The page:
Sharing is an essential skill for dogs.
Like teaching children how to share, training a dog to share toys with other dogs can help them create connections with other animals and their owners.
How can you help your dog learn to share toys during fetch or playtime with another pup?
Bringing your dog to the dog park? Going to your friend’s house to meet their new pup? Adopting a second rescue? In all of these scenarios, your fur baby will likely play around with their toys and other dogs.
Teaching a dog new skills – including sharing – is something every owner should prioritize.
However, dogs have a tendency called resource guarding, which means they protect valuable items, food, locations, or even people from other people or dogs. Dogs will often retrieve an item in a game of fetch, only to keep it out of their owner’s or another dog’s reach.
Resource guarding is a natural instinct in dogs, which can be hard to train around. It is possible, however, to train them to share with others and show them they’ll receive their toys again if they follow commands.
Here are some helpful tips to get your dog to share its toys in no time.
Sharing with you vs. sharing with other dogs
Sharing does not come easily to dogs, especially if you’re encouraging them to share toys with other dogs.
It’s important to start off your sharing training by asking your dog to share their toy with you, a friend, or a family member. After your dog masters this skill, you can train it to share toys with fellow canines.
Understand your dog’s emotional state
There are several factors that contribute to your dog’s sharing capabilities. For example, the emotional state of your dog(s), their perceived value of toys, the purpose of the toy, and the probability and risk of your dog’s non-compliance all play a role in whether or not they will share.
Be aware of these conditions and give your dog the environment they need to feel comfortable sharing and avoid resource guarding. Purchase toys that vary in perceived value – start with low-cost, low-quality toys and move on to more expensive, valuable toys once they begin sharing.
Find the most effective training technique
There are a few training methods you can use to train your dog to share, including:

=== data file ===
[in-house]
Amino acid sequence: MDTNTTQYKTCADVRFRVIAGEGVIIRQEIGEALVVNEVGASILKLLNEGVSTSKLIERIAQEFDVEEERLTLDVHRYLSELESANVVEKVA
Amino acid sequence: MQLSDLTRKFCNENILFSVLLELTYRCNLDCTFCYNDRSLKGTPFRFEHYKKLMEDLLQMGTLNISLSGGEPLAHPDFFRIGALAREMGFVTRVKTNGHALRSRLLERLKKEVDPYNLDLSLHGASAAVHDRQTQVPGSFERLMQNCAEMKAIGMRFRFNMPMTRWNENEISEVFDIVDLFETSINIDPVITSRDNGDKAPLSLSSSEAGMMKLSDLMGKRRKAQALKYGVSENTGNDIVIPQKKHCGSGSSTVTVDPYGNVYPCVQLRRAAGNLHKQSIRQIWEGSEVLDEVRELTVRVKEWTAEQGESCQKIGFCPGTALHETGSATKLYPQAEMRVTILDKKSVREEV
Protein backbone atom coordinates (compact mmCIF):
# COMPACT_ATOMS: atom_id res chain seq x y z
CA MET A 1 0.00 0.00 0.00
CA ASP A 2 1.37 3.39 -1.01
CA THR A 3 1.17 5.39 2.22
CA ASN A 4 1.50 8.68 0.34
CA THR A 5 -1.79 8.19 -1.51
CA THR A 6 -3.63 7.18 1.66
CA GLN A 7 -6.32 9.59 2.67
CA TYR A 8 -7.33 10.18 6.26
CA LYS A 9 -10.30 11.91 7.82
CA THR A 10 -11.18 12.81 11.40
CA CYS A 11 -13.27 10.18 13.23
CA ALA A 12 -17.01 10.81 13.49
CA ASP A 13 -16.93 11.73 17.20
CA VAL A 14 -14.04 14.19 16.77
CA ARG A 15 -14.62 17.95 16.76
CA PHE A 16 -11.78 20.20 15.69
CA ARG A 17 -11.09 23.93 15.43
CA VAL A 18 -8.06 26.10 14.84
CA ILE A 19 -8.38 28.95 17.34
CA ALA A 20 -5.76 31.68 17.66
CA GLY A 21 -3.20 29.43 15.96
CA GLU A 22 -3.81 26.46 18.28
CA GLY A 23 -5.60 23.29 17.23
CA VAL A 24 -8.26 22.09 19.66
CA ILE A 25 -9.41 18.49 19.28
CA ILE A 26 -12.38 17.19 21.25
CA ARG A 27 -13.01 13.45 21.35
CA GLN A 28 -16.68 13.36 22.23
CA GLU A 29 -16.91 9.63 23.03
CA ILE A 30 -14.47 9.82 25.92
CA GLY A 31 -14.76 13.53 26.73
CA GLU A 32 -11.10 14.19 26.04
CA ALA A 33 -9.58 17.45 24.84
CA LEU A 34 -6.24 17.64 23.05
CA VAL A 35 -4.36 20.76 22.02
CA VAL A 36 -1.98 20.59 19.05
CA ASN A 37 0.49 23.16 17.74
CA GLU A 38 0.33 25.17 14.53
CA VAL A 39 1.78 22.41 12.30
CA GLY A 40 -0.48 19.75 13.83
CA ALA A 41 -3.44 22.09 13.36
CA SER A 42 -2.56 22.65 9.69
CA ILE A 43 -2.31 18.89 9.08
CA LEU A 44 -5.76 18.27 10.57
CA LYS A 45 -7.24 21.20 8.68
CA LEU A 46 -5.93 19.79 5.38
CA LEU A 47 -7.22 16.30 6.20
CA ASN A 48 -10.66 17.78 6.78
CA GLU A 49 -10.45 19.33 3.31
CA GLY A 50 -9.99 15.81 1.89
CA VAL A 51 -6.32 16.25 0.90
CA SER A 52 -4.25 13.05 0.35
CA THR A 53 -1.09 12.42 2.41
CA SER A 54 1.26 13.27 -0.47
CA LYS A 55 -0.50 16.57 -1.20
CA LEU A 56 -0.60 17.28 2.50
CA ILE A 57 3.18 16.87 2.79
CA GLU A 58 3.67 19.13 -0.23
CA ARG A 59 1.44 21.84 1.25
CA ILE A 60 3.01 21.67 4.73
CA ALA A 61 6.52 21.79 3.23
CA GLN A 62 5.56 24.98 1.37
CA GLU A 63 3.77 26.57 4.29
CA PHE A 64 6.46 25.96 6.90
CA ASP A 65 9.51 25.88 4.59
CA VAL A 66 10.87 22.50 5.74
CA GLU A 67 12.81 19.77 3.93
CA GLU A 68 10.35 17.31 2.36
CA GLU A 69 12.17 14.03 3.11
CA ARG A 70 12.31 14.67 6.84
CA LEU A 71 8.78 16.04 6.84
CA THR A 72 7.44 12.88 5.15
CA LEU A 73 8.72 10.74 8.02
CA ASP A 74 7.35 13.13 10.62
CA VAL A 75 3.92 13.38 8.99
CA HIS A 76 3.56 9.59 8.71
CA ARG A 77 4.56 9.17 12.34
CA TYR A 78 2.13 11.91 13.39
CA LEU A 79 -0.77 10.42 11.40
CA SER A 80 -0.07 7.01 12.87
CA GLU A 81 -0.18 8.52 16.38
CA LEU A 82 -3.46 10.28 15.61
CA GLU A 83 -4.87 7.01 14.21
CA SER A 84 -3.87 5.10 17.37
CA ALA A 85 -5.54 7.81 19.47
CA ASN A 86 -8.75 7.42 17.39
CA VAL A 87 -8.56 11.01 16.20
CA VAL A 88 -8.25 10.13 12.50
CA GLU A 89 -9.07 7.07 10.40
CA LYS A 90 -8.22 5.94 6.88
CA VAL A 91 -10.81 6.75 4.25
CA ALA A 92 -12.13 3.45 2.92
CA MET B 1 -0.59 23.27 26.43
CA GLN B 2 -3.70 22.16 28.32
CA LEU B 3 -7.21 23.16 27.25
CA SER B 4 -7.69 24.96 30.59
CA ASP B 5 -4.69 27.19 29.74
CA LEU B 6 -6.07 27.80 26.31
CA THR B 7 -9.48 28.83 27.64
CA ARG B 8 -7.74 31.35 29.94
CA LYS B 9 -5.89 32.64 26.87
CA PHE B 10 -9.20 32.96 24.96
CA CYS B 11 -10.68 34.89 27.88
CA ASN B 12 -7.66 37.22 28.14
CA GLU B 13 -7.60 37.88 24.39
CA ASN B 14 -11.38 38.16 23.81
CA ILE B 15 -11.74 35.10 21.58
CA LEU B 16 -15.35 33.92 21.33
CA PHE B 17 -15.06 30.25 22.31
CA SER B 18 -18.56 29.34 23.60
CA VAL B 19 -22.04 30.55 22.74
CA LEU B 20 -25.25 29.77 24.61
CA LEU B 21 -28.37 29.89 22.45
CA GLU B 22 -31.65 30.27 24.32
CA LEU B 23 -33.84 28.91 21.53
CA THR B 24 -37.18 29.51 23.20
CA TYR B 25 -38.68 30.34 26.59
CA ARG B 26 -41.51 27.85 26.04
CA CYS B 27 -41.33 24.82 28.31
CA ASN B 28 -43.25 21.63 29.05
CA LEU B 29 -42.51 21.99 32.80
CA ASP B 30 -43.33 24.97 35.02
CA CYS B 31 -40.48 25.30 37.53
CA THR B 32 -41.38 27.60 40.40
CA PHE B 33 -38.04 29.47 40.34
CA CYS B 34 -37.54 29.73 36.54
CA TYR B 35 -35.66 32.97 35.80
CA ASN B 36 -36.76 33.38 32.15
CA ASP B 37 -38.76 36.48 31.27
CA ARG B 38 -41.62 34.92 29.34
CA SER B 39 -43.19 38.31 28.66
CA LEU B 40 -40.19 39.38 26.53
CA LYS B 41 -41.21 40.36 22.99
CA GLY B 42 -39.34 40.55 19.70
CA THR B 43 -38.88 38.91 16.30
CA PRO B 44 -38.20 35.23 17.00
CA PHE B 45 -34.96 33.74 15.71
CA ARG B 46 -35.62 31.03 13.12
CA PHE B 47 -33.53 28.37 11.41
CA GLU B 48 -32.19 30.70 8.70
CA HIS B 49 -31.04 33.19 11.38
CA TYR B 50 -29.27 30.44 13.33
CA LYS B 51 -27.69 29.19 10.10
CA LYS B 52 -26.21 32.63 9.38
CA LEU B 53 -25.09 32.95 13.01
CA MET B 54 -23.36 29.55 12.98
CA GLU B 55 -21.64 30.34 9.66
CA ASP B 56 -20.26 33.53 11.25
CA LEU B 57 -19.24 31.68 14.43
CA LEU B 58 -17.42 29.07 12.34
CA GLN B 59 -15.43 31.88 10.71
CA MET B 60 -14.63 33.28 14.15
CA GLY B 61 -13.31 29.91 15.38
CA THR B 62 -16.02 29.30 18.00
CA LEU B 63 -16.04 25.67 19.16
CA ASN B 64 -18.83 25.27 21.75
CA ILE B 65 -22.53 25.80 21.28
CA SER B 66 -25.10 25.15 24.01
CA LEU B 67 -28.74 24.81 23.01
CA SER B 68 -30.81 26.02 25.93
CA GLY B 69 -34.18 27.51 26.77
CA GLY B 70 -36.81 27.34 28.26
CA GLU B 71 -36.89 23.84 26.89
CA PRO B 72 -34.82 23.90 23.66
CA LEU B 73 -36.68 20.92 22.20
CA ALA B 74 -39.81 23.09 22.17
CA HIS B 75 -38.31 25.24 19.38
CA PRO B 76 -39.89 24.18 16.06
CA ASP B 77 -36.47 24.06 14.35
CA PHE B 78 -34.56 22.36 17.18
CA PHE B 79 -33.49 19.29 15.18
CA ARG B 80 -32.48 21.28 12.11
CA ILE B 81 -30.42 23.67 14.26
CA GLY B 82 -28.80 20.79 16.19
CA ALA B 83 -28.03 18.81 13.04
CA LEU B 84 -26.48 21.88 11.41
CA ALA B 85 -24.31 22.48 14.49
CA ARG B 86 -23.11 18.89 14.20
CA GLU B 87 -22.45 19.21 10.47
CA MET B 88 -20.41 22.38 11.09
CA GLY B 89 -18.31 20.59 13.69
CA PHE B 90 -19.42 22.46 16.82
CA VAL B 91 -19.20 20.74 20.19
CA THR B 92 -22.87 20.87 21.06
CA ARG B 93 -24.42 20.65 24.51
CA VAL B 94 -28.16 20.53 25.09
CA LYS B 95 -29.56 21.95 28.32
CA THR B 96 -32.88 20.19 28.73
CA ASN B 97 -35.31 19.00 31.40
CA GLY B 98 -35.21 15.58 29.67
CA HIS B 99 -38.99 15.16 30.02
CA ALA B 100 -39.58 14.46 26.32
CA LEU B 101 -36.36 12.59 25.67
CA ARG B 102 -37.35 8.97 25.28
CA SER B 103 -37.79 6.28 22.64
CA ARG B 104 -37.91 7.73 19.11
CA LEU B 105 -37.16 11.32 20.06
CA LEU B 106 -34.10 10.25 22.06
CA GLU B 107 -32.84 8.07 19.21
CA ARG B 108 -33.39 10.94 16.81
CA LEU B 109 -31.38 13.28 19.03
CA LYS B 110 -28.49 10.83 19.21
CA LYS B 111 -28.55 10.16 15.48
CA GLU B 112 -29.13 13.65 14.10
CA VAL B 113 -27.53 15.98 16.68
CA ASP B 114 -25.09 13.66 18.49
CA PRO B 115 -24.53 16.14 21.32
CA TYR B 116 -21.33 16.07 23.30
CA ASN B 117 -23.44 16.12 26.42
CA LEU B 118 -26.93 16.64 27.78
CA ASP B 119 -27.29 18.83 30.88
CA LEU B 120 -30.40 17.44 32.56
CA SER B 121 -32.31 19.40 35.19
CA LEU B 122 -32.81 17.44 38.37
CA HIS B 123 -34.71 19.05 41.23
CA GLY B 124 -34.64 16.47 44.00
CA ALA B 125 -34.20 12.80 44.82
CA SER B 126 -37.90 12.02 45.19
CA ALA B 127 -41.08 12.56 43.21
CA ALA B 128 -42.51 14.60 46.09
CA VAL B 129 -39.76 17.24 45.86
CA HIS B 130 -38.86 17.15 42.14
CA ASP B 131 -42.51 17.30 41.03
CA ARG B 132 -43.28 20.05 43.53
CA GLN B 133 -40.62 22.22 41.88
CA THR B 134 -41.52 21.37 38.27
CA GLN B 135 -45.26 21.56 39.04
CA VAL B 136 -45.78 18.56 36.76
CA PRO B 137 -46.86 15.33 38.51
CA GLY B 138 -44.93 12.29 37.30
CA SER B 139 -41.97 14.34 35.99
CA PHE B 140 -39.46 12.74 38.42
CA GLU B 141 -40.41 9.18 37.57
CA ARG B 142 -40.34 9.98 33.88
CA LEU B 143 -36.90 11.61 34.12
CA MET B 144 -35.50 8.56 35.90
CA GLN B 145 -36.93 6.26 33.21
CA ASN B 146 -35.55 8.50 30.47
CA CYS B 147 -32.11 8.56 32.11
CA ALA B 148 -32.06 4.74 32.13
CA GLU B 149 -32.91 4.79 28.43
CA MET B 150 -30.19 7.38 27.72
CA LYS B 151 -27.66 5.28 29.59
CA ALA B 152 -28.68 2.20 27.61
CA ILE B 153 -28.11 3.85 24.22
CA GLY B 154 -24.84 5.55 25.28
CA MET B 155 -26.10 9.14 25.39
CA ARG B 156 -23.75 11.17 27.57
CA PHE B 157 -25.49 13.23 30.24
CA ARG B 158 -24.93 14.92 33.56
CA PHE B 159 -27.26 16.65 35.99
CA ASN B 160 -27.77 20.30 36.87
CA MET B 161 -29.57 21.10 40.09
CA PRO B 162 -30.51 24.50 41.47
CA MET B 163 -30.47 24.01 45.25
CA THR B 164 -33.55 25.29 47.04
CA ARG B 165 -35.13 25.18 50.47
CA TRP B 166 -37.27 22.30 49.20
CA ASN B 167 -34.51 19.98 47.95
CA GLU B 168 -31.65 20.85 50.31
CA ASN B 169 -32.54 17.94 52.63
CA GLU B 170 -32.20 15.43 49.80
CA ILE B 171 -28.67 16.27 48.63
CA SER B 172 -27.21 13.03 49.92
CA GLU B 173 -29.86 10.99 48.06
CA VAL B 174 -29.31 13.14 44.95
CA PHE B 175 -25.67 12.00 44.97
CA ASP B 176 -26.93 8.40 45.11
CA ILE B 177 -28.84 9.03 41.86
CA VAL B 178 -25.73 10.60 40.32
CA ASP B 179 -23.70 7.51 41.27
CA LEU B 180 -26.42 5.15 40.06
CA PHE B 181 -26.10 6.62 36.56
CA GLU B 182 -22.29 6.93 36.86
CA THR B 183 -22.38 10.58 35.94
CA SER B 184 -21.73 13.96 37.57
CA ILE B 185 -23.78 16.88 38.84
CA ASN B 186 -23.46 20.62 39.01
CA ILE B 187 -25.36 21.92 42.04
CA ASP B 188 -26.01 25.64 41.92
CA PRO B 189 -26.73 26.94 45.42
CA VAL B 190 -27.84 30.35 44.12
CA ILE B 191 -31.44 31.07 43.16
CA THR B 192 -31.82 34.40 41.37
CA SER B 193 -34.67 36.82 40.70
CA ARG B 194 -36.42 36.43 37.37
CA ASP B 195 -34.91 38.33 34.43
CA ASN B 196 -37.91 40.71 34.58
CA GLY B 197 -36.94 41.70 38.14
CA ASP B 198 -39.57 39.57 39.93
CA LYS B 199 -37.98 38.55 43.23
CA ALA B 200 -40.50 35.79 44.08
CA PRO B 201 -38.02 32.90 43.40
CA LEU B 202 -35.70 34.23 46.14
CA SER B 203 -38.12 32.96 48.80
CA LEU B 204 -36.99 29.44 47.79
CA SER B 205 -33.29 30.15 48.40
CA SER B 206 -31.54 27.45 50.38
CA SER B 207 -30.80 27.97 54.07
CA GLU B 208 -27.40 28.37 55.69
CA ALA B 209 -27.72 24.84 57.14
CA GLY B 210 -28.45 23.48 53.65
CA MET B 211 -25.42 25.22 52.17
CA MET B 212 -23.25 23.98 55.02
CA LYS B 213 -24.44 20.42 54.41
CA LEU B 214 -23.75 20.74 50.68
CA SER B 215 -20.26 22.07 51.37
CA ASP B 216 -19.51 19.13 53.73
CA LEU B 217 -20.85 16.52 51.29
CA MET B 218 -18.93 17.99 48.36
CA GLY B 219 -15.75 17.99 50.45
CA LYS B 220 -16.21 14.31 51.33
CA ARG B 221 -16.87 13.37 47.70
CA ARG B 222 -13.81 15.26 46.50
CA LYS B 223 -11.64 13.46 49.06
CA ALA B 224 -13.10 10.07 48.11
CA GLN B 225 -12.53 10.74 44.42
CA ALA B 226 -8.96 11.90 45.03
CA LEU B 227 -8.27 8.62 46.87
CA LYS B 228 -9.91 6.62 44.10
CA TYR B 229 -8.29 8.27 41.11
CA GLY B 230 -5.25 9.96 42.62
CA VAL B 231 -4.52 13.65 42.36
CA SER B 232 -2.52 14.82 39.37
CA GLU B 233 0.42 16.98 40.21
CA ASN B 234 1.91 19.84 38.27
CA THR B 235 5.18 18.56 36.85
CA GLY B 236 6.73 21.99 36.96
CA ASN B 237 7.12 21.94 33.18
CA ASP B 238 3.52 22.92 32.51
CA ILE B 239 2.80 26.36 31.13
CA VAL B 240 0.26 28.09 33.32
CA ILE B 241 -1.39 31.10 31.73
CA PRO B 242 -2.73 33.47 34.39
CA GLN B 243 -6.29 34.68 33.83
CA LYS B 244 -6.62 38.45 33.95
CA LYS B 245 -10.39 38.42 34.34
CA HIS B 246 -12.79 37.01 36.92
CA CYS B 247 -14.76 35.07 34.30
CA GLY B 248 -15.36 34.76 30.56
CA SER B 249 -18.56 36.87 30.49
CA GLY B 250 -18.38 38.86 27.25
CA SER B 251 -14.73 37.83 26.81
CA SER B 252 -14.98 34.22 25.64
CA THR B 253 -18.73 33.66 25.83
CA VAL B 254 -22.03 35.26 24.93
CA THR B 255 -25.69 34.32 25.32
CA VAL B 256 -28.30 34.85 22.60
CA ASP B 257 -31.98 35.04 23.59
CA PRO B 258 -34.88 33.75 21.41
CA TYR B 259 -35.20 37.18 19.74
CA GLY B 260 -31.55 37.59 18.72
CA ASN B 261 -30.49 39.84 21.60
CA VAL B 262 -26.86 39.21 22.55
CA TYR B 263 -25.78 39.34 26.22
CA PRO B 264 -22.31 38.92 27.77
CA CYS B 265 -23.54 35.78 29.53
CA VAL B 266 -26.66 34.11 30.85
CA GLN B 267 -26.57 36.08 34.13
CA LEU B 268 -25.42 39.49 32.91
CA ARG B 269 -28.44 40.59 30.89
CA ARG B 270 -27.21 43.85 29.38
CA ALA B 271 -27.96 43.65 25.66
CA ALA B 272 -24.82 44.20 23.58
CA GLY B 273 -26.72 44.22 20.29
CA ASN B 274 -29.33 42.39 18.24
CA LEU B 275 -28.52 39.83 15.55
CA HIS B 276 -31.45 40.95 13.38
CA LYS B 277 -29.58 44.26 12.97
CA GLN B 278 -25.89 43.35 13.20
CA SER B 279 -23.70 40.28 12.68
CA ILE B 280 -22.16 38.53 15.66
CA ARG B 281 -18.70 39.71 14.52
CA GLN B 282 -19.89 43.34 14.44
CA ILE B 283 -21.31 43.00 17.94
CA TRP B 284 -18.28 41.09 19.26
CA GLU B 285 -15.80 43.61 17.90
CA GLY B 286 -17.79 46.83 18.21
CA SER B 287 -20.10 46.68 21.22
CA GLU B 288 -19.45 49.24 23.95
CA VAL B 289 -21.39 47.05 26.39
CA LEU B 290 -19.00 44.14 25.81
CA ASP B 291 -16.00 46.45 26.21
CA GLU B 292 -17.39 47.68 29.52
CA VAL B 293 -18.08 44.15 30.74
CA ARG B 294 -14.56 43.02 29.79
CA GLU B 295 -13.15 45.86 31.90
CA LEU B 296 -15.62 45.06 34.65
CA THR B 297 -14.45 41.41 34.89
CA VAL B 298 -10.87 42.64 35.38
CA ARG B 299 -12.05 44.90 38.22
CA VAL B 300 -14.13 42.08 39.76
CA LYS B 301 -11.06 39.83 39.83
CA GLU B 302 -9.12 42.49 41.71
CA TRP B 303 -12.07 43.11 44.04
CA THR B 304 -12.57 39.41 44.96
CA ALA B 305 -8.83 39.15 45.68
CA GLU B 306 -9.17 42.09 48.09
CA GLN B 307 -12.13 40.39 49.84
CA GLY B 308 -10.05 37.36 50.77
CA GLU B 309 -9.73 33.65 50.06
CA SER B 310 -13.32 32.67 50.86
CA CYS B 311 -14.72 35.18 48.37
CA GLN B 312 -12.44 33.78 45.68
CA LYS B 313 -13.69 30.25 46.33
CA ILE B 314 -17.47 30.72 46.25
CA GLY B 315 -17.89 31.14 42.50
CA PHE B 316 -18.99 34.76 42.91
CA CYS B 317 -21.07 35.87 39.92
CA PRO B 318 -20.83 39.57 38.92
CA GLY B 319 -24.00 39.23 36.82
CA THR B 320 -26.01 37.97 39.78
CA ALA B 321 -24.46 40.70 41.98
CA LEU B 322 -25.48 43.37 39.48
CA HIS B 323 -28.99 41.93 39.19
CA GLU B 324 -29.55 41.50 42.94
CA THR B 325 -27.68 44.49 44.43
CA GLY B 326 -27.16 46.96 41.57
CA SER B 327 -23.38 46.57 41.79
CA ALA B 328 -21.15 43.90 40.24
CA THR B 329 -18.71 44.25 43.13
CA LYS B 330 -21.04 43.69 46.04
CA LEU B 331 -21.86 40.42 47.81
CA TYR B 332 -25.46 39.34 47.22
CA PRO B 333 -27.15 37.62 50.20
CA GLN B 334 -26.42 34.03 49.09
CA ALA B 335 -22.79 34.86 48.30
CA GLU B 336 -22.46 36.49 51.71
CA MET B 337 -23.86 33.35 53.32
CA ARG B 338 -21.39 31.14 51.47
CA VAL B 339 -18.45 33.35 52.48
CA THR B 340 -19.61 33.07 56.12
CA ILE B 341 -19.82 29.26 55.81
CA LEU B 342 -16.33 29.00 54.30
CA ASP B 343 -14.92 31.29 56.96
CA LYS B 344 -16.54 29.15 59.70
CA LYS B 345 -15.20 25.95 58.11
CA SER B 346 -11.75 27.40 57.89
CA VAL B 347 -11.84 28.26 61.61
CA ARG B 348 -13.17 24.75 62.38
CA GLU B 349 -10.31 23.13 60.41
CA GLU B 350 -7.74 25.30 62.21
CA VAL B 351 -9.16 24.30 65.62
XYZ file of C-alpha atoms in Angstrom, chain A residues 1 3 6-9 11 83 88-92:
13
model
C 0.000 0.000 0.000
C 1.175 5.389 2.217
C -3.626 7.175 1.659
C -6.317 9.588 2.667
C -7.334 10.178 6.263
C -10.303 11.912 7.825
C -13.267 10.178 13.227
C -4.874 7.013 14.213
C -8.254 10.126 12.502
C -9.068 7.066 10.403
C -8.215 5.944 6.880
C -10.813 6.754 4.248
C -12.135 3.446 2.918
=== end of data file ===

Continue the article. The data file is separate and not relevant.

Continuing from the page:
- Give and trade: Give your dog a treat, but only if they return the toy to you.
- Drop cue: Train your dog to drop a toy on a command, such as a snap, clap, or trigger word.
- Rewards: When your dog turns over its valued toy, be sure to reward him or her with treats, pets, and other rewards.
- Proximity desensitization: In this method, you train your dog to be in close proximity to toys without interacting with them. Teach them to stay calm and avoid touching a toy so they learn that toys should not be guarded like food or other valuable items.
Every dog is different, so it’s important to choose a training method that suits you and your pup.
3 best toy brands for your dog
What are some of the best toy brands for your dog to help them learn how to share? Check out some of your options below.
While your dog is learning to share, they could play too rough with toys, getting into a tug-of-war battle with another pup. This could lead to toys breaking or falling apart. Consider buying sustainable and durable toys that benefit the environment and your wallet.
A popular dog toy brand is KONG – you probably know the red, rubber KONG Classic toy, which you can fill with your dog’s favorite food, like cheese or peanut butter. KONG toys are also good for training your dog to share. You can buy the KONG Dental With Rope and use it as a tool in your sharing training sessions.
The Goughnuts brand produces durable and safe dog toys for both older and younger pups. The toys are nearly indestructible and the brand offers a safety guarantee – if your dog chews through a toy, the company will replace it!
Any dog owner will tell you that training your dog is a challenge. Teaching them to eat at certain times, not to use the carpet as a bathroom, or to get along with other dogs is no easy feat. It takes time, patience, and compassion to train dogs, meaning not everyone is cut out for the job.
Jane Marsh is an environmental writer passionate about pet care and health. To read more of her work, follow her site Environment.co.